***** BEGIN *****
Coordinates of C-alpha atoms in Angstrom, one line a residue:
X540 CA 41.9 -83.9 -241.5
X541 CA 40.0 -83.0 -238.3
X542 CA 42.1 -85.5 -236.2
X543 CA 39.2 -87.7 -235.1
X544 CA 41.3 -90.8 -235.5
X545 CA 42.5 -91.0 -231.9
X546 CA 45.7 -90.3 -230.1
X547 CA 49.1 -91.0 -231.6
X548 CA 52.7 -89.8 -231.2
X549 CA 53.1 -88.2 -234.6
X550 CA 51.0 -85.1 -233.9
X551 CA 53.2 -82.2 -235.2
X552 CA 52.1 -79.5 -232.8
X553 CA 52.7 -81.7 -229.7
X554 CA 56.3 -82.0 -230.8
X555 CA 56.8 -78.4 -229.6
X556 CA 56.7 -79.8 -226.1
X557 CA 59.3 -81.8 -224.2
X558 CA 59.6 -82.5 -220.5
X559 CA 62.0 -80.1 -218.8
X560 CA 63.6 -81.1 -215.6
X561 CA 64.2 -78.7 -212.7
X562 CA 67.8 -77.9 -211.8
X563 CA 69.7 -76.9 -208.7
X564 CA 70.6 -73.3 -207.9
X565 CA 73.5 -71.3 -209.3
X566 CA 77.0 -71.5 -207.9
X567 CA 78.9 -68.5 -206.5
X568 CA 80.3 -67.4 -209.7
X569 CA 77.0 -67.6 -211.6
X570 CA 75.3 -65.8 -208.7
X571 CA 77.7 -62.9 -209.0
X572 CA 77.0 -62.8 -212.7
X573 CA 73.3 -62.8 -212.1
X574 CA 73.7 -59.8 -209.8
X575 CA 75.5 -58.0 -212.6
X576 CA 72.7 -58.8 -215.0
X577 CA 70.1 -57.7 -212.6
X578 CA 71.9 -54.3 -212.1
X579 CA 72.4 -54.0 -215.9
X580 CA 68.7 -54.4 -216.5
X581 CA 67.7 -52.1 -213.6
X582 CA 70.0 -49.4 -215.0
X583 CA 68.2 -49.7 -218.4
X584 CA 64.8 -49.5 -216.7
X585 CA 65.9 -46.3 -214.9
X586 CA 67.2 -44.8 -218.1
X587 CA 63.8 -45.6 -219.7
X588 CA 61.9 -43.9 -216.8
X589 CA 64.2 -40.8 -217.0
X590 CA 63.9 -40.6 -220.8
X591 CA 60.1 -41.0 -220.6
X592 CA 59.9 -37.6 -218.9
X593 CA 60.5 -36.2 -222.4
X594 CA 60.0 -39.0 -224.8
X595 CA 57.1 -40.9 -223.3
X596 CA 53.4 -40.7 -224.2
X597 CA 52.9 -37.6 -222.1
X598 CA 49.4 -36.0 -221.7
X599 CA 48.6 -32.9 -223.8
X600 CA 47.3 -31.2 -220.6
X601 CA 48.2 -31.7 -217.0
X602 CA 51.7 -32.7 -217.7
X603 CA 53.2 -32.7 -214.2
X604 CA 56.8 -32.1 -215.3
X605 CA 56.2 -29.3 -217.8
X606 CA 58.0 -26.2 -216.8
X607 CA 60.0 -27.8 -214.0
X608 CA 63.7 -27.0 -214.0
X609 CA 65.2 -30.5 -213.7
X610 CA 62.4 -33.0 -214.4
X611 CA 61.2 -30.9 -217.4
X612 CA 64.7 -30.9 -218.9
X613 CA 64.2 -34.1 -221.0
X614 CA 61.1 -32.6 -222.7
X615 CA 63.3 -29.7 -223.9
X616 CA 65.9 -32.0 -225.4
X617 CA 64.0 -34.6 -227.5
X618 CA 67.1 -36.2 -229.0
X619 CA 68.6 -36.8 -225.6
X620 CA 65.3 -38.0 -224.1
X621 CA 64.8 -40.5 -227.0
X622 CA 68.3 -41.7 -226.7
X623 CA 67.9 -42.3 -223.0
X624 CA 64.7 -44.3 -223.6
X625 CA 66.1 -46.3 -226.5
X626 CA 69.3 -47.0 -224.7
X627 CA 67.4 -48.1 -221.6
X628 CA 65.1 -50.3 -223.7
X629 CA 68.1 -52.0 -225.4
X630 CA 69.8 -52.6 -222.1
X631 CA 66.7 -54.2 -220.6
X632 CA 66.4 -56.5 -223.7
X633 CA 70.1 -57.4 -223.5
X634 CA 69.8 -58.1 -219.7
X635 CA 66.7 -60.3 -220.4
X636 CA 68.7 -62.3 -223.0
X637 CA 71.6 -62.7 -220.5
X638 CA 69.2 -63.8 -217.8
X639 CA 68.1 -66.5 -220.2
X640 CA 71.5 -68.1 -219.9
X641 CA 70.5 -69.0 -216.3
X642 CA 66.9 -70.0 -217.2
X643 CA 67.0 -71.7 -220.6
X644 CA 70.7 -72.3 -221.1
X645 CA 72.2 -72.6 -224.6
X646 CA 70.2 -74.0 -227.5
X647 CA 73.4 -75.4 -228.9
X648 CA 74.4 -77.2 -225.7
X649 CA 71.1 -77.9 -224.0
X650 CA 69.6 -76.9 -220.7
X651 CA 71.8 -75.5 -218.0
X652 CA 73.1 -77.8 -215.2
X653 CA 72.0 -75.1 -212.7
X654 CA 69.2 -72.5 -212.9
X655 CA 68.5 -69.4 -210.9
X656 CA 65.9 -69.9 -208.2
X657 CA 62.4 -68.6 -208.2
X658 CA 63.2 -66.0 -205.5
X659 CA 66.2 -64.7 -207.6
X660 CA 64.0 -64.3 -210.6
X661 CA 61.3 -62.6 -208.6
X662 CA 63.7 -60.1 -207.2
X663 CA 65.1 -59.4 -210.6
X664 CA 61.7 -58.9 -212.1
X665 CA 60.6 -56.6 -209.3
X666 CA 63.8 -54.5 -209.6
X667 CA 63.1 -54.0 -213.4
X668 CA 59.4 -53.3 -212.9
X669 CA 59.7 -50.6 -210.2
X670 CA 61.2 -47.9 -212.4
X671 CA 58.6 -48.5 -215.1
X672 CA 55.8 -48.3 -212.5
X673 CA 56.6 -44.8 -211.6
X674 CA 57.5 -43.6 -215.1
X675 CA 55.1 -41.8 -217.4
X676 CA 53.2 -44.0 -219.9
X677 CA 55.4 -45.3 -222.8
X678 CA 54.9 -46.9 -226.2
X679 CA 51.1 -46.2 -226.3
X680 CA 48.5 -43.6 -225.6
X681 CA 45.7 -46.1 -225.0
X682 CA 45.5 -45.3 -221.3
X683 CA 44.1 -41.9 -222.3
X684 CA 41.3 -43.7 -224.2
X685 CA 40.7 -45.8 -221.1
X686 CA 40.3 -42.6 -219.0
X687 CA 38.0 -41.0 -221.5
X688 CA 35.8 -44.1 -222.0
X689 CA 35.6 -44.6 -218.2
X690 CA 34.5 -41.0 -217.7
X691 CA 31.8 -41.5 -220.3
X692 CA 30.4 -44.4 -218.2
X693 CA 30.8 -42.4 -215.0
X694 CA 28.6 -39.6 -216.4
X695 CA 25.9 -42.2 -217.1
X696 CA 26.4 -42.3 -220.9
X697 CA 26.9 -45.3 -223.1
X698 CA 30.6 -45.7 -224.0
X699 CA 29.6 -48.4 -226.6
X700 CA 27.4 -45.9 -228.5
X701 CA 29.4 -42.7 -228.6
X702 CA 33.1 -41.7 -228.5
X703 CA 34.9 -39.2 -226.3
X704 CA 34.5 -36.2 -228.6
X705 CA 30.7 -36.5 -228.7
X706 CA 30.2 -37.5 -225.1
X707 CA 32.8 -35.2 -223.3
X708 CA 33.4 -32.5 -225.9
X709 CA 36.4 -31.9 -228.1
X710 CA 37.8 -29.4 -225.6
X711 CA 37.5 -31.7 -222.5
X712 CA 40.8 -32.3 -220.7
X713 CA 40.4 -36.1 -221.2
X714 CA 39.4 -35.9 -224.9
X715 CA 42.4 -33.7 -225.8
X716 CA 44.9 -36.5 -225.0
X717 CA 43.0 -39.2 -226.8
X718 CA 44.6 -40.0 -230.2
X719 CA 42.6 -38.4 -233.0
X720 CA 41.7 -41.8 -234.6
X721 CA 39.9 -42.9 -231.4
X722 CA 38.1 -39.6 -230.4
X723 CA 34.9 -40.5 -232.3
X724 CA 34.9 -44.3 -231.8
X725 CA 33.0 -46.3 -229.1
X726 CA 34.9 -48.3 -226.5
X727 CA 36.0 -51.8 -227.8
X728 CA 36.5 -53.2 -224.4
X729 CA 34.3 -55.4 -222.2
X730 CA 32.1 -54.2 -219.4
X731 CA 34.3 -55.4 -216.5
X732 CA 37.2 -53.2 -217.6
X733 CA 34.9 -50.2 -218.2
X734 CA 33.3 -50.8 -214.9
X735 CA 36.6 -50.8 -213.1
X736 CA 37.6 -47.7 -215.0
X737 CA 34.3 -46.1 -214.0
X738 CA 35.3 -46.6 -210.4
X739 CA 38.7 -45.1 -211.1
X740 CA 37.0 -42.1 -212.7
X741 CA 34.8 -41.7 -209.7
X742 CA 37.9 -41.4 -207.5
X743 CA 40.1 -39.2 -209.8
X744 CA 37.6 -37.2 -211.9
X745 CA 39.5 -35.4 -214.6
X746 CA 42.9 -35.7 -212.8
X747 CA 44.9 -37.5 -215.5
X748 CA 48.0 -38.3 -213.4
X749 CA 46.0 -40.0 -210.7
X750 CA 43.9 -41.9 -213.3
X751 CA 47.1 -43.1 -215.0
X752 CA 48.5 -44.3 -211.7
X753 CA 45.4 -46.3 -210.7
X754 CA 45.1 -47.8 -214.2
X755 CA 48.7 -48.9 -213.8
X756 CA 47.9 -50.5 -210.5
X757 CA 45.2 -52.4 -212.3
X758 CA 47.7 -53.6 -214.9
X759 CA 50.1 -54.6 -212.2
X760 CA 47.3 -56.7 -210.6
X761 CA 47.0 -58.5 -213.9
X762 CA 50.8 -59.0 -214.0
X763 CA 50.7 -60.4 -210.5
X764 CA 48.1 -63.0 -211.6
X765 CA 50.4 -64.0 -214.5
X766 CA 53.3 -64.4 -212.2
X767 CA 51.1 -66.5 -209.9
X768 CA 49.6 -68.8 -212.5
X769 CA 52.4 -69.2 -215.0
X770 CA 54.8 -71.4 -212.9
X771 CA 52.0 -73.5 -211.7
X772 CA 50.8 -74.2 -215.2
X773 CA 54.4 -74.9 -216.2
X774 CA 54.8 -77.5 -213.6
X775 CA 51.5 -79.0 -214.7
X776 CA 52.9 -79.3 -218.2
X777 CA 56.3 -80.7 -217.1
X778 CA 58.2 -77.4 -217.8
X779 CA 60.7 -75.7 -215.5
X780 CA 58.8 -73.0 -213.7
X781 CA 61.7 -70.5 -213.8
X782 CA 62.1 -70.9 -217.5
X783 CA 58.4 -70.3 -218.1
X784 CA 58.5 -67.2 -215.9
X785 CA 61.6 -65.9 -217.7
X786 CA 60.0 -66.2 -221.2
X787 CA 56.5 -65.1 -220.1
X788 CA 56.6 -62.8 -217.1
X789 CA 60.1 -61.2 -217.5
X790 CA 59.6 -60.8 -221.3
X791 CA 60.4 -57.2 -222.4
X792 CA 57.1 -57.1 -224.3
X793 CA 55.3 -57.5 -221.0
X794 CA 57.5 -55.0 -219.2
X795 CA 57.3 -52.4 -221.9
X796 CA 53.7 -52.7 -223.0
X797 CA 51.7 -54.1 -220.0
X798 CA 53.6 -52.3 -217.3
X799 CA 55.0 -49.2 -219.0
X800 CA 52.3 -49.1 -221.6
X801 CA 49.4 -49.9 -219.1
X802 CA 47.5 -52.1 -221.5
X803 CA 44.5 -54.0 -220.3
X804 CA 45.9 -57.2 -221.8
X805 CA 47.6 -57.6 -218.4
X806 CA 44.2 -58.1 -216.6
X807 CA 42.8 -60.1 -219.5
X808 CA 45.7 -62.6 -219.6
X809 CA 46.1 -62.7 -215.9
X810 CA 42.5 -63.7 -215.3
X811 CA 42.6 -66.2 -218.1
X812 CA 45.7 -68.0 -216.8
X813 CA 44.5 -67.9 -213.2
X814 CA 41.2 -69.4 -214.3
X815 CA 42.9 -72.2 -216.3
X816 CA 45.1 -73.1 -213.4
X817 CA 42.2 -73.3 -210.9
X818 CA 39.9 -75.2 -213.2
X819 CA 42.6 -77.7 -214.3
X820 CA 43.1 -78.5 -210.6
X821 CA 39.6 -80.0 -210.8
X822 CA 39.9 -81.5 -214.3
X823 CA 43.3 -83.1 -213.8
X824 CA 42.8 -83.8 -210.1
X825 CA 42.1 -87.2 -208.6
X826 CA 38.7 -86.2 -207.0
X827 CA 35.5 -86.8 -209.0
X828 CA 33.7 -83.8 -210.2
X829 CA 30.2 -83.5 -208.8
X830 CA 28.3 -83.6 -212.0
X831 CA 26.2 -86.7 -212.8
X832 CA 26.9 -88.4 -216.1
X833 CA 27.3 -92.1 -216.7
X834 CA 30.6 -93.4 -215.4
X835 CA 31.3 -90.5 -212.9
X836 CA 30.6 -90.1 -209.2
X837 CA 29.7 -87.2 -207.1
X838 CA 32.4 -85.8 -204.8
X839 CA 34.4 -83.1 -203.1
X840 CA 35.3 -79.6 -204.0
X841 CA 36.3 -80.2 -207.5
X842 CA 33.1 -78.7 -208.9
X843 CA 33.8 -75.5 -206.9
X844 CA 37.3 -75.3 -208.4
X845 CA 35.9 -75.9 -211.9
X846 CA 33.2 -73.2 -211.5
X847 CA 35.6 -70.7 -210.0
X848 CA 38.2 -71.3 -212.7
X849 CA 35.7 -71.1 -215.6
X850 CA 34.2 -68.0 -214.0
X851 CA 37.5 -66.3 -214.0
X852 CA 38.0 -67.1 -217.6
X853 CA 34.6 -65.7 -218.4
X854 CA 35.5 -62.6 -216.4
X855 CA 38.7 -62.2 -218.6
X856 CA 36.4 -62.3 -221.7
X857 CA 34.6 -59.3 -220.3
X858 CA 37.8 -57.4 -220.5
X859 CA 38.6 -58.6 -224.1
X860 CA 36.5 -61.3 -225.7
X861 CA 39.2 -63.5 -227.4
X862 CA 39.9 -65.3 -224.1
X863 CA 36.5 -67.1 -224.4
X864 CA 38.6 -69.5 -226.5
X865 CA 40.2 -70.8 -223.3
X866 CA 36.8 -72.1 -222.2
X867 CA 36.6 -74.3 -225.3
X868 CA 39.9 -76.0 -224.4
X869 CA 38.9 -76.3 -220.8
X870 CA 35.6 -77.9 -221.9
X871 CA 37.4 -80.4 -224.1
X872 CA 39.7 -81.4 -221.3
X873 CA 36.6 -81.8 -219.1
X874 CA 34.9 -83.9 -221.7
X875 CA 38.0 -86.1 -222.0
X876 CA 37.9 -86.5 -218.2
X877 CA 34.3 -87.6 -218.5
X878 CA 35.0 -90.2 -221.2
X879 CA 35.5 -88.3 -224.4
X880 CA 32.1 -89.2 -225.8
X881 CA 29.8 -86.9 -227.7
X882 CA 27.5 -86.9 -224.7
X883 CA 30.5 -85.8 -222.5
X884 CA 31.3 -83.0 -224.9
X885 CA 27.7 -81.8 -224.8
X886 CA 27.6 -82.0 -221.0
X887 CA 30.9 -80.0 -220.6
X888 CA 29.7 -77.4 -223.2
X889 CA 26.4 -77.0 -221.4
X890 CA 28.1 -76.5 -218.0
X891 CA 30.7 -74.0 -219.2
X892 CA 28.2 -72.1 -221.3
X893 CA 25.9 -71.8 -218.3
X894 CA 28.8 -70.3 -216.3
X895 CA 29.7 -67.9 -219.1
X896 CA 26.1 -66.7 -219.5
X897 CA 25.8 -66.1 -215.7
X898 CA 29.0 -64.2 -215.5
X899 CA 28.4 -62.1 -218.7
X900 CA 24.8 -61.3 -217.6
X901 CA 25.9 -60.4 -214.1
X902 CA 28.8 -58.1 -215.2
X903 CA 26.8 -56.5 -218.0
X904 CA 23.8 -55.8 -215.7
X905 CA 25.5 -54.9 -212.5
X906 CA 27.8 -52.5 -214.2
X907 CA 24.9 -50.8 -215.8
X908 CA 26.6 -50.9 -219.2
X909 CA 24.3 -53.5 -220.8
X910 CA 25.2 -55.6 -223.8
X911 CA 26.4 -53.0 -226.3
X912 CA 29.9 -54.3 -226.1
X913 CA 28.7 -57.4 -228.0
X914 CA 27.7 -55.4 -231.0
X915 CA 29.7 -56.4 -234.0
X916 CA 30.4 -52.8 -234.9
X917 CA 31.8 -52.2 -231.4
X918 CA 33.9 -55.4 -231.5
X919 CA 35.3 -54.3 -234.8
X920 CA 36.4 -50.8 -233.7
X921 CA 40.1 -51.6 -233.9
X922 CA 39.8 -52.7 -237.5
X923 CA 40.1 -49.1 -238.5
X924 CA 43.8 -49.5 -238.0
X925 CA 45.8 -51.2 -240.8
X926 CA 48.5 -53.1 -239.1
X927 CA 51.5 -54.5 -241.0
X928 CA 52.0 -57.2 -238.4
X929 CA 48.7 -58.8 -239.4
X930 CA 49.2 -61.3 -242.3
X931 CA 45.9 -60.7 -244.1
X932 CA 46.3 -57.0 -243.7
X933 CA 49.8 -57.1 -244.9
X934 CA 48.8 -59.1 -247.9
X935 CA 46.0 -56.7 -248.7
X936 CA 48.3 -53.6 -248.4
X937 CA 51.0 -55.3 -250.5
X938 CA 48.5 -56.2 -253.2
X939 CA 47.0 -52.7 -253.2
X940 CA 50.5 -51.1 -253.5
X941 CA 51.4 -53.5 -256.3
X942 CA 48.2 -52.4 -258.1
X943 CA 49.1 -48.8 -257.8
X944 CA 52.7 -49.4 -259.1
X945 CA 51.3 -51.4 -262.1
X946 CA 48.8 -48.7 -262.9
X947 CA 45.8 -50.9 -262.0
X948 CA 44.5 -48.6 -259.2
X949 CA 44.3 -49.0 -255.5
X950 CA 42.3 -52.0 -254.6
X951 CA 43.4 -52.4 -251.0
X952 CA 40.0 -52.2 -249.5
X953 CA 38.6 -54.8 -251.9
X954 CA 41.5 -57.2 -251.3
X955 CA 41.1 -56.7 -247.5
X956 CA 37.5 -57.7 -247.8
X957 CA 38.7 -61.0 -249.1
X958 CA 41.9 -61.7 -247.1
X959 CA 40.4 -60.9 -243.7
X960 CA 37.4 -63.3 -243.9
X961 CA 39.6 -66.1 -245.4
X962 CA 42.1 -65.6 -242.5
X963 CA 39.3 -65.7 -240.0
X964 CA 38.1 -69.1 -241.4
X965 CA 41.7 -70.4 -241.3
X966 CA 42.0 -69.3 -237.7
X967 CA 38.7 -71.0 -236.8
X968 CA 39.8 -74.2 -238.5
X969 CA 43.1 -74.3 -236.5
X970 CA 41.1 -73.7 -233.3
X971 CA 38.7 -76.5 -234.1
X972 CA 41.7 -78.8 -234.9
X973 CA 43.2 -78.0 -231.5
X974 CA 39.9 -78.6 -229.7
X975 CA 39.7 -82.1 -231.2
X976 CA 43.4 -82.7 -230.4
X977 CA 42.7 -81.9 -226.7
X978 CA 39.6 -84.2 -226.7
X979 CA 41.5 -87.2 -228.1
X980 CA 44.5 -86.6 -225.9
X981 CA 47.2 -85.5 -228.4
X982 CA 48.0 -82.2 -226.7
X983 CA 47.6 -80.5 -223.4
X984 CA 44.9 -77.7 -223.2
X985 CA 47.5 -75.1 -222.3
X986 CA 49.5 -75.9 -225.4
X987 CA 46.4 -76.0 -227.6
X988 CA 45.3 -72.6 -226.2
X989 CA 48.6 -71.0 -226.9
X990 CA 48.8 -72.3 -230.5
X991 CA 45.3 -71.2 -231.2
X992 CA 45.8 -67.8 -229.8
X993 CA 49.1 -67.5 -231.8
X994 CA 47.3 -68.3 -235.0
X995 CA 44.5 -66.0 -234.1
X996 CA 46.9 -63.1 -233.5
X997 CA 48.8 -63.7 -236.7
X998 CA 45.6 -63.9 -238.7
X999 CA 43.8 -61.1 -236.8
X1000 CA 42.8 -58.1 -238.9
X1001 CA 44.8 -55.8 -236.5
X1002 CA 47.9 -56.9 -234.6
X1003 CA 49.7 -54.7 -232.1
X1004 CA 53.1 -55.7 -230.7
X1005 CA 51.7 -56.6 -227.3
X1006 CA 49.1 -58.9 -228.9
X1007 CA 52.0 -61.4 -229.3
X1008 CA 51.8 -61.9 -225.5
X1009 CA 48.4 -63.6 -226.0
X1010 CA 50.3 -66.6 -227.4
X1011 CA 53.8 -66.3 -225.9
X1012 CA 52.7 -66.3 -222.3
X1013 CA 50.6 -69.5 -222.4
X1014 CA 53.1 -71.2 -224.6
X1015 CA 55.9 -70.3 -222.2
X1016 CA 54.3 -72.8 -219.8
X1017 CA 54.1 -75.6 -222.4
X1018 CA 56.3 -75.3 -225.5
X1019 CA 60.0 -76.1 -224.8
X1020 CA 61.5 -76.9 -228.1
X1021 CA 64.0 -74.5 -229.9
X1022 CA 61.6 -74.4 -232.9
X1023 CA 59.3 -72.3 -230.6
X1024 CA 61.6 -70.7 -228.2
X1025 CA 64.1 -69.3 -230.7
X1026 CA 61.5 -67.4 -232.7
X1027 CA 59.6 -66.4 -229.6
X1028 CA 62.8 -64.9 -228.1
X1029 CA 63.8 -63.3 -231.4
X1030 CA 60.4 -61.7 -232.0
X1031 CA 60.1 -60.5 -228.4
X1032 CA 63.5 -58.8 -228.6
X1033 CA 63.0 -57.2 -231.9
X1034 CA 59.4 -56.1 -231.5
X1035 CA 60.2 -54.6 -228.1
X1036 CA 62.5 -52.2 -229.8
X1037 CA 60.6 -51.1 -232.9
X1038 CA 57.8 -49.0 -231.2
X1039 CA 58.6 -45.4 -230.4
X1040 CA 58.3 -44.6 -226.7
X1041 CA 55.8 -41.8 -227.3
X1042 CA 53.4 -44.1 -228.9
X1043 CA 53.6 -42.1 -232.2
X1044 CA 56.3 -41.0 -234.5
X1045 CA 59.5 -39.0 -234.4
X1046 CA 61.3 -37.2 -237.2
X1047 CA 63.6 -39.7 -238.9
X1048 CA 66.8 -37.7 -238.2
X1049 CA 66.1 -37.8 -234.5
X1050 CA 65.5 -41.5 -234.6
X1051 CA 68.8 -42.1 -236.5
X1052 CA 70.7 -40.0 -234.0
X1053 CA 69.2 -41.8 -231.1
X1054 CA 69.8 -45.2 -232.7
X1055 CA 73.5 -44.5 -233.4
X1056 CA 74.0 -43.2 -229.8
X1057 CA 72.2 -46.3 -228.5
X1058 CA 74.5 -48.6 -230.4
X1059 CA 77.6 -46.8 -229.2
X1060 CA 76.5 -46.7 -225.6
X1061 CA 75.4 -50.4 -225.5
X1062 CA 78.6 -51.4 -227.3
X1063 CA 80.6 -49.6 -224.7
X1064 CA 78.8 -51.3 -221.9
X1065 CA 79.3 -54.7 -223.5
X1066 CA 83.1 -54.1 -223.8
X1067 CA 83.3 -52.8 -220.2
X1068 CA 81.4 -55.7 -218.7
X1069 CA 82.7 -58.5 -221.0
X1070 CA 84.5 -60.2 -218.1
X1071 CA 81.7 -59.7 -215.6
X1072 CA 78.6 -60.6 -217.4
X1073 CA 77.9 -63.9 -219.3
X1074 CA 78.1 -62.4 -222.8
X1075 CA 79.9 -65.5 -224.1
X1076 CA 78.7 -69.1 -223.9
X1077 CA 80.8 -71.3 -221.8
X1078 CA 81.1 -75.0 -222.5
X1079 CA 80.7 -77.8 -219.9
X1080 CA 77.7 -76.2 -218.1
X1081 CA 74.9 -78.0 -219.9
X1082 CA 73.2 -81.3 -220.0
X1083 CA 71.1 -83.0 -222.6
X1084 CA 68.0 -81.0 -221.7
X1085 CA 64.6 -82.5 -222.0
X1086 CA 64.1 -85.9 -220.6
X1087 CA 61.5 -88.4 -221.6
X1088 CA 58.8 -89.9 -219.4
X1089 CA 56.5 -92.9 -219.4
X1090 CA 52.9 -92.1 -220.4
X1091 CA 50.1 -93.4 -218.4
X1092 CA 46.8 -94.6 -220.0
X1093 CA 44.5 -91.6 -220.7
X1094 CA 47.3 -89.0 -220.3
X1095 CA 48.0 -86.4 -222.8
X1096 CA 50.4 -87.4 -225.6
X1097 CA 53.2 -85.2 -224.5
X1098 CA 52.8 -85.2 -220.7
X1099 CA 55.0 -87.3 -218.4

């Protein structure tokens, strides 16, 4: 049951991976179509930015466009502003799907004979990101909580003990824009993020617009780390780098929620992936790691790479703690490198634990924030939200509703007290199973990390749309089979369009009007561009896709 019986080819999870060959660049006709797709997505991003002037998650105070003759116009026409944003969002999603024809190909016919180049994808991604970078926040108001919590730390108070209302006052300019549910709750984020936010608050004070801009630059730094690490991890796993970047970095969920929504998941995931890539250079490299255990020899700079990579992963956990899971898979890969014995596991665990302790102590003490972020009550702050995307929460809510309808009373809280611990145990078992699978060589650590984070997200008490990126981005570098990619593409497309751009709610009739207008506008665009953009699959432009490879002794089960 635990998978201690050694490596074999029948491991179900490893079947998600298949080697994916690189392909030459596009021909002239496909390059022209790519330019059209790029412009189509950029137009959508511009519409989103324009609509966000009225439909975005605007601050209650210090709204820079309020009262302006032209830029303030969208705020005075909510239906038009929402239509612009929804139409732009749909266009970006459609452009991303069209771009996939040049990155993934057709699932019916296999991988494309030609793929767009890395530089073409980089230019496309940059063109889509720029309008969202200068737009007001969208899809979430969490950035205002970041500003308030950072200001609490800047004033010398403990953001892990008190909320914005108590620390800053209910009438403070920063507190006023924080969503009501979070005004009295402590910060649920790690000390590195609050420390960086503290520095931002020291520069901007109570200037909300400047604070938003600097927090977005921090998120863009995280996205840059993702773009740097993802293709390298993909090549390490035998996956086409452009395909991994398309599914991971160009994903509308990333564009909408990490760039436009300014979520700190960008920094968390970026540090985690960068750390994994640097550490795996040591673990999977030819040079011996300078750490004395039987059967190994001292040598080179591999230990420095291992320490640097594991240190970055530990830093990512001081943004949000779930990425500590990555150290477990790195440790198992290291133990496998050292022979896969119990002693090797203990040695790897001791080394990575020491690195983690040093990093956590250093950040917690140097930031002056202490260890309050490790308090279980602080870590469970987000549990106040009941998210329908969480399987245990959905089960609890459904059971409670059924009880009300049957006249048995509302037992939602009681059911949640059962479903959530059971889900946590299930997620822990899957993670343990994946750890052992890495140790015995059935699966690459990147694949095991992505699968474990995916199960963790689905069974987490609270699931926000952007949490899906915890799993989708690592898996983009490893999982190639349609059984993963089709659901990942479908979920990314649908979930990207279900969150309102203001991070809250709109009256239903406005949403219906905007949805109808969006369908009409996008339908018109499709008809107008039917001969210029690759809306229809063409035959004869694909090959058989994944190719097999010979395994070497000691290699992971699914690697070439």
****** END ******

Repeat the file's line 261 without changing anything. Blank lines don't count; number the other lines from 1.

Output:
X799 CA 55.0 -49.2 -219.0